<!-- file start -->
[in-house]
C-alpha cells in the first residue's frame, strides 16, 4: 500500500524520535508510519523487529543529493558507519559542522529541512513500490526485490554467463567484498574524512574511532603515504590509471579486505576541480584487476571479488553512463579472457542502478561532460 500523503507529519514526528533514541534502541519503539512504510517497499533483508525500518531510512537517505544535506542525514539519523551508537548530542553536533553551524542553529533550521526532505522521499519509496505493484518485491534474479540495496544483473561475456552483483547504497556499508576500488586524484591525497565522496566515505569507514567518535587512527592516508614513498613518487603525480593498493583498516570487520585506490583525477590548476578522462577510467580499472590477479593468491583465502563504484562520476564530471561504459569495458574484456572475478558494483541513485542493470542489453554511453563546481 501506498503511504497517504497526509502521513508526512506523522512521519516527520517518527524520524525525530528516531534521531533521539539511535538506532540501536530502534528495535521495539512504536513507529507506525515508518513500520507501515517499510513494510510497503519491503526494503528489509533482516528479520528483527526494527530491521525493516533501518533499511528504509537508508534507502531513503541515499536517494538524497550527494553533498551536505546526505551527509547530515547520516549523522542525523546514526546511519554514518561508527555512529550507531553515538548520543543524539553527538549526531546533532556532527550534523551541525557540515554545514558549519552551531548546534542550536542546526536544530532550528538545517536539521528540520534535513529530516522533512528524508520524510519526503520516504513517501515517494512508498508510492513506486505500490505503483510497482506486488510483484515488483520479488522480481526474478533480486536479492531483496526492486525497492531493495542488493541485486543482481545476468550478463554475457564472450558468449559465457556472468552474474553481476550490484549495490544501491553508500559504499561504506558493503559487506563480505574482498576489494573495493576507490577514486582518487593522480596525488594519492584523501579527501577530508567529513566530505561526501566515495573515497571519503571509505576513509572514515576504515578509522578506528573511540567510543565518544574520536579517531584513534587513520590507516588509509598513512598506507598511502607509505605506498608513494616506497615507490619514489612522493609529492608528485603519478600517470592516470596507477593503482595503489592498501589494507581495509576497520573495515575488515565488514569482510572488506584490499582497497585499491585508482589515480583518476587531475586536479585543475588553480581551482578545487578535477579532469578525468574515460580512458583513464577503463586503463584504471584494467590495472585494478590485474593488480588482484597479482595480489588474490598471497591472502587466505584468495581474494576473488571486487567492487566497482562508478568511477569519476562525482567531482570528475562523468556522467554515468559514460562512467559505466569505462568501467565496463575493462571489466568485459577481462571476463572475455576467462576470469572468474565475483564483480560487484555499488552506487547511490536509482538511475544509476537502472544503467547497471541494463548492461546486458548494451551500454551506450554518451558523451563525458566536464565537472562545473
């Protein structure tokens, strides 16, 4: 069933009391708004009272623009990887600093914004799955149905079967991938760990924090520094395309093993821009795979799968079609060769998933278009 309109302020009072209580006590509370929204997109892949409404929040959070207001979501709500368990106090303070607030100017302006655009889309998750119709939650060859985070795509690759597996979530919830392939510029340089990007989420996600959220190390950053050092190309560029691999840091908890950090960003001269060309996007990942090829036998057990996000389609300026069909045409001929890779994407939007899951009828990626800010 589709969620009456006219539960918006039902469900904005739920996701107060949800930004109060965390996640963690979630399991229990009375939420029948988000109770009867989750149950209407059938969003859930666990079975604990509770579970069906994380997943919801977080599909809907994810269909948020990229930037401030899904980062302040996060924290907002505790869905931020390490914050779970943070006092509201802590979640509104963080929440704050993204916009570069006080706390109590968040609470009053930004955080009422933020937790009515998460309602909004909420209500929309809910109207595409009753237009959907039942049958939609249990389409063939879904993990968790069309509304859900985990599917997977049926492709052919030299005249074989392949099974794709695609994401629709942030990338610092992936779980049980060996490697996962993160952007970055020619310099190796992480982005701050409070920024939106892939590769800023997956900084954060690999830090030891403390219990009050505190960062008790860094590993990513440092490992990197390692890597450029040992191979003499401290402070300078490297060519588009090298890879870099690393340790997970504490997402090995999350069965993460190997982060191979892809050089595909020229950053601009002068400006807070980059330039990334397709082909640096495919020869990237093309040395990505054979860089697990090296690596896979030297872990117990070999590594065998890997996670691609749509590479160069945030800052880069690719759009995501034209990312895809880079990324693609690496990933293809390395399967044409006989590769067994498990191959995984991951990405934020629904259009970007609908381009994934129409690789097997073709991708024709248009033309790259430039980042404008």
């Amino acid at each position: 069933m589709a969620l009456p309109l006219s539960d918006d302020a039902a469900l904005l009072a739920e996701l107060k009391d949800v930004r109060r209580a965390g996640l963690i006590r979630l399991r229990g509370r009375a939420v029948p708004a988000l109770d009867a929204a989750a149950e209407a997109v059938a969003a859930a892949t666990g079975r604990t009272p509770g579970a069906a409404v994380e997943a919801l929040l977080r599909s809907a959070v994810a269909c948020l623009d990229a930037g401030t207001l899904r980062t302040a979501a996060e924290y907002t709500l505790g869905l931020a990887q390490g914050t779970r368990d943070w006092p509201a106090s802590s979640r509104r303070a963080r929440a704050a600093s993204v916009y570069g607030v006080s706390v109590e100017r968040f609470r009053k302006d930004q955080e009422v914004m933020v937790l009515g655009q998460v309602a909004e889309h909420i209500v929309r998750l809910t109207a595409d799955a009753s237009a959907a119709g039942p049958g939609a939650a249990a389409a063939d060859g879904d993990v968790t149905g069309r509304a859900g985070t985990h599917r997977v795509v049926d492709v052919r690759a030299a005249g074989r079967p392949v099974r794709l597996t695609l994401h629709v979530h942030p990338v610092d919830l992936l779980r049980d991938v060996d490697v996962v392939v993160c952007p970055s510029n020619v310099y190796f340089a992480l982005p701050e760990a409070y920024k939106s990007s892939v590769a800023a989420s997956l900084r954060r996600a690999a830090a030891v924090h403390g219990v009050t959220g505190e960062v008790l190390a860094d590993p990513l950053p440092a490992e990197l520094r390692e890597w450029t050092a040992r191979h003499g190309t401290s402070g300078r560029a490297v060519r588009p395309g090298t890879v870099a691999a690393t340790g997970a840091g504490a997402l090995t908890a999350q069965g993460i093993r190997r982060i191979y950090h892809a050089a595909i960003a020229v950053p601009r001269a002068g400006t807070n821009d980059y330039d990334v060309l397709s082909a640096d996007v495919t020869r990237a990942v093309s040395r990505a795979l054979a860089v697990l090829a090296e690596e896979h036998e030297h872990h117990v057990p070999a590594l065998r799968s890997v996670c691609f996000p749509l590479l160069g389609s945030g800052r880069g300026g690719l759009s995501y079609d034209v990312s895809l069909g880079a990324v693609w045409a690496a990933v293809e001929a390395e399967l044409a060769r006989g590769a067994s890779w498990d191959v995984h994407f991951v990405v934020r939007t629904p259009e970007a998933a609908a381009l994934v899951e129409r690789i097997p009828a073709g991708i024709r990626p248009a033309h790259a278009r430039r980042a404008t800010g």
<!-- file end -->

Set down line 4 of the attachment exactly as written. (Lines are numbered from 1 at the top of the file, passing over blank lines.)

């Amino acid at each position: 069933m589709a969620l009456p309109l006219s539960d918006d302020a039902a469900l904005l009072a739920e996701l107060k009391d949800v930004r109060r209580a965390g996640l963690i006590r979630l399991r229990g509370r009375a939420v029948p708004a988000l109770d009867a929204a989750a149950e209407a997109v059938a969003a859930a892949t666990g079975r604990t009272p509770g579970a069906a409404v994380e997943a919801l929040l977080r599909s809907a959070v994810a269909c948020l623009d990229a930037g401030t207001l899904r980062t302040a979501a996060e924290y907002t709500l505790g869905l931020a990887q390490g914050t779970r368990d943070w006092p509201a106090s802590s979640r509104r303070a963080r929440a704050a600093s993204v916009y570069g607030v006080s706390v109590e100017r968040f609470r009053k302006d930004q955080e009422v914004m933020v937790l009515g655009q998460v309602a909004e889309h909420i209500v929309r998750l809910t109207a595409d799955a009753s237009a959907a119709g039942p049958g939609a939650a249990a389409a063939d060859g879904d993990v968790t149905g069309r509304a859900g985070t985990h599917r997977v795509v049926d492709v052919r690759a030299a005249g074989r079967p392949v099974r794709l597996t695609l994401h629709v979530h942030p990338v610092d919830l992936l779980r049980d991938v060996d490697v996962v392939v993160c952007p970055s510029n020619v310099y190796f340089a992480l982005p701050e760990a409070y920024k939106s990007s892939v590769a800023a989420s997956l900084r954060r996600a690999a830090a030891v924090h403390g219990v009050t959220g505190e960062v008790l190390a860094d590993p990513l950053p440092a490992e990197l520094r390692e890597w450029t050092a040992r191979h003499g190309t401290s402070g300078r560029a490297v060519r588009p395309g090298t890879v870099a691999a690393t340790g997970a840091g504490a997402l090995t908890a999350q069965g993460i093993r190997r982060i191979y950090h892809a050089a595909i960003a020229v950053p601009r001269a002068g400006t807070n821009d980059y330039d990334v060309l397709s082909a640096d996007v495919t020869r990237a990942v093309s040395r990505a795979l054979a860089v697990l090829a090296e690596e896979h036998e030297h872990h117990v057990p070999a590594l065998r799968s890997v996670c691609f996000p749509l590479l160069g389609s945030g800052r880069g300026g690719l759009s995501y079609d034209v990312s895809l069909g880079a990324v693609w045409a690496a990933v293809e001929a390395e399967l044409a060769r006989g590769a067994s890779w498990d191959v995984h994407f991951v990405v934020r939007t629904p259009e970007a998933a609908a381009l994934v899951e129409r690789i097997p009828a073709g991708i024709r990626p248009a033309h790259a278009r430039r980042a404008t800010g």